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Torah --> Glossary --> Chassidus

CHASSIDUS                        BS'D

Ahavas HaShem, Ahavas Yisroel, Ahavas HaTorah
Love of G-d, Love of fellow Jews, Love of the Torah
by Moshe Shulman


I. Reward

1. 'Yissachar is a strong donkey... ' (*Bereishis 49.14)

It was taught in the name of Rabbi Yisroel Baal Shem Tov on the
verse, 'Yissachar is a strong donkey.' [Heb. chamor gorem]: There is
a reward [Heb. yesh sechar] that comes about [Heb. gorem] based on
ones deeds [Heb. chamor] in this physical world.

[He further taught:] In all physical things there is a portion of
*HaShem's holiness that has a relationship to the particular person's
soul who possesses it. This is the reason why some people love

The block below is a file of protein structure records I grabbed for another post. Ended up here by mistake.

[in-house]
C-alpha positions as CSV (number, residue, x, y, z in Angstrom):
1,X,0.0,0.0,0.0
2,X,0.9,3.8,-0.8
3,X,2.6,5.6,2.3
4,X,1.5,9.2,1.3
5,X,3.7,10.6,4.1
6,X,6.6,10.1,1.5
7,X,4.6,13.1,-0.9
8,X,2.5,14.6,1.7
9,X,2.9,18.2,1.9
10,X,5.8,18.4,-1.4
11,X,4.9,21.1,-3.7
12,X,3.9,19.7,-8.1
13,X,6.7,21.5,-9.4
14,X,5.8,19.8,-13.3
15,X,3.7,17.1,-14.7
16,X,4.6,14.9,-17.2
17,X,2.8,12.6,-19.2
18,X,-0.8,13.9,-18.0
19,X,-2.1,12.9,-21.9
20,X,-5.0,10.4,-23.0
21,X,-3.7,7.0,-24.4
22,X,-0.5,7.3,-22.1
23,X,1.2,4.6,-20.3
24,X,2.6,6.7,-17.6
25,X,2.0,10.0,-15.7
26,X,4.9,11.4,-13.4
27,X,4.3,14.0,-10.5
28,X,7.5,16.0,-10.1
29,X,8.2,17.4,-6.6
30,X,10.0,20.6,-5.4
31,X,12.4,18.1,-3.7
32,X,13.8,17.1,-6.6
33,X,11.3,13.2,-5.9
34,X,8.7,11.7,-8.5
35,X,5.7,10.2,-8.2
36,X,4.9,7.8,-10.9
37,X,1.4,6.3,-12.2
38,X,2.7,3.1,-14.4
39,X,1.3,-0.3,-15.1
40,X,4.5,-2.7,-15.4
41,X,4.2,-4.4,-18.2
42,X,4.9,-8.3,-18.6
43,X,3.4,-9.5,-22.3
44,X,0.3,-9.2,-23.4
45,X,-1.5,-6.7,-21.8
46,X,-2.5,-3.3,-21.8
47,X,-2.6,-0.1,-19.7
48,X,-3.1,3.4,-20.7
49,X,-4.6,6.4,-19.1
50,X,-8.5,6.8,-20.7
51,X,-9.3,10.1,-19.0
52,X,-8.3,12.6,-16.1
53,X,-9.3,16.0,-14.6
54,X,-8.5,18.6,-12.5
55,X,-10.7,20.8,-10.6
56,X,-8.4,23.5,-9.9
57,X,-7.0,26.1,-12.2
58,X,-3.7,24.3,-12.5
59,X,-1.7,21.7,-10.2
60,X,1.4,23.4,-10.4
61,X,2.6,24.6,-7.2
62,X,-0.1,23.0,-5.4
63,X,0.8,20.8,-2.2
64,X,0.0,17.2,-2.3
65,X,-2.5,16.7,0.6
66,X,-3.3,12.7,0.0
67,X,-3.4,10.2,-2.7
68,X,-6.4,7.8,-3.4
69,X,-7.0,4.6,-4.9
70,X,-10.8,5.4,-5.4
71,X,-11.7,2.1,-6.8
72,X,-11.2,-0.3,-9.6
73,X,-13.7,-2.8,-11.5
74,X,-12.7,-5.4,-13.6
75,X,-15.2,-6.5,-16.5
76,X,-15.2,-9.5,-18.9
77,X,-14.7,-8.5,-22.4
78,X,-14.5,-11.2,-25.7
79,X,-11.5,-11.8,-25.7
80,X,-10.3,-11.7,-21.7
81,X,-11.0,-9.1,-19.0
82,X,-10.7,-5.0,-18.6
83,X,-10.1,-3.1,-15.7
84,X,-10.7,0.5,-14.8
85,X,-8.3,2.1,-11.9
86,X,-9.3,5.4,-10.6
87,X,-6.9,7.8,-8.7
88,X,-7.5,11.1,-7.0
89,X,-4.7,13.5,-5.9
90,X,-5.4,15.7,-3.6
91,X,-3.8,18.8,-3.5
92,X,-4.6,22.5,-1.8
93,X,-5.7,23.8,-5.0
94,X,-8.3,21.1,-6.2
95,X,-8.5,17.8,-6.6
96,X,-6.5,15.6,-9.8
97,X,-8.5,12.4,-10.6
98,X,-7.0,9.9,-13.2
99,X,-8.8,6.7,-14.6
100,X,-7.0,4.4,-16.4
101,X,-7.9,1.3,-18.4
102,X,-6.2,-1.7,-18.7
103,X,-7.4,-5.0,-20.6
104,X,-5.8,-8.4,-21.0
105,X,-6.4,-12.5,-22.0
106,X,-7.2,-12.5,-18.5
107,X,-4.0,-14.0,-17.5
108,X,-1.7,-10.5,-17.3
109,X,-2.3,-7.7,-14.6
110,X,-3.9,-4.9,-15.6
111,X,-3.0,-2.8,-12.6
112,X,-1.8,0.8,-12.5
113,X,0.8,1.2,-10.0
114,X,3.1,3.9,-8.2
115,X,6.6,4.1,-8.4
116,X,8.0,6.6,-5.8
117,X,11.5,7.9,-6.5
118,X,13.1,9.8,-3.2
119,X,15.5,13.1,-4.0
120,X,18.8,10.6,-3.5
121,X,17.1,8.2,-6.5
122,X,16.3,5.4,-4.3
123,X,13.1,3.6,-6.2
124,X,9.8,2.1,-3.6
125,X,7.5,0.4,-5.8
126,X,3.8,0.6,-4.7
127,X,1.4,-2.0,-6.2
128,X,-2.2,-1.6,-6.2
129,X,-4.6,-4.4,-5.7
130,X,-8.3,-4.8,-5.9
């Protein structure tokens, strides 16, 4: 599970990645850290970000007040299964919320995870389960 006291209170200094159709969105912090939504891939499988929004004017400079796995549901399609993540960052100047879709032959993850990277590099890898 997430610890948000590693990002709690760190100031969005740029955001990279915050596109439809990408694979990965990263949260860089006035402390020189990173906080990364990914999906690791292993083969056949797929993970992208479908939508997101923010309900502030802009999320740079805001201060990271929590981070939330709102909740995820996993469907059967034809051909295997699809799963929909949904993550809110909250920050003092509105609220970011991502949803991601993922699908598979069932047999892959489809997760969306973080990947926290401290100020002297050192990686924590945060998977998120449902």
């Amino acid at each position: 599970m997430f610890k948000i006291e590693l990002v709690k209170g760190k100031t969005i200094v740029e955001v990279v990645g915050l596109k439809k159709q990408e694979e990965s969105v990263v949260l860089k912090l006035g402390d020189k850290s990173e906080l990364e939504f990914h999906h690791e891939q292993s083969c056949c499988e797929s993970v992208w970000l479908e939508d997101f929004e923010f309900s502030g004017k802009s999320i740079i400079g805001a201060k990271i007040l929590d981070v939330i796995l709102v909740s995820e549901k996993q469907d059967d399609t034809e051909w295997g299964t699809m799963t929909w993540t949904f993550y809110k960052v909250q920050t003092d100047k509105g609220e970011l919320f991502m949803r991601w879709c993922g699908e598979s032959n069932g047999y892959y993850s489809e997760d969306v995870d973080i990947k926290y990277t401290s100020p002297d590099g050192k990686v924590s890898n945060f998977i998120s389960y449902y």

certain things, while another hates the same thing but loves another

When a person uses a vessel or eats an object, even if it is for his
own physical needs he absorbs the holiness that was in it.  This
happens because afterwards he uses the strength gained from the food
or uses the physical object to serve HaShem.  This causes the
holiness that was in the object to be absorbed [by his soul].

For that reason we see that at times a person loses an object or it
is taken from him.  This is because he has absorbed that portion of
holiness in the object that belongs to his soul.  Then HaShem takes
the object and gives it to another person who likewise has a portion
in that object.  (Tzvuos H'Rivash teachings of *Rebbe Yisroel Baal
Shem Tov.)

                                * * *

II. Serving HaShem

2. 'Ephraim and Menashah are like Reuvain and Shimon to me'
(Bereishis 48.5)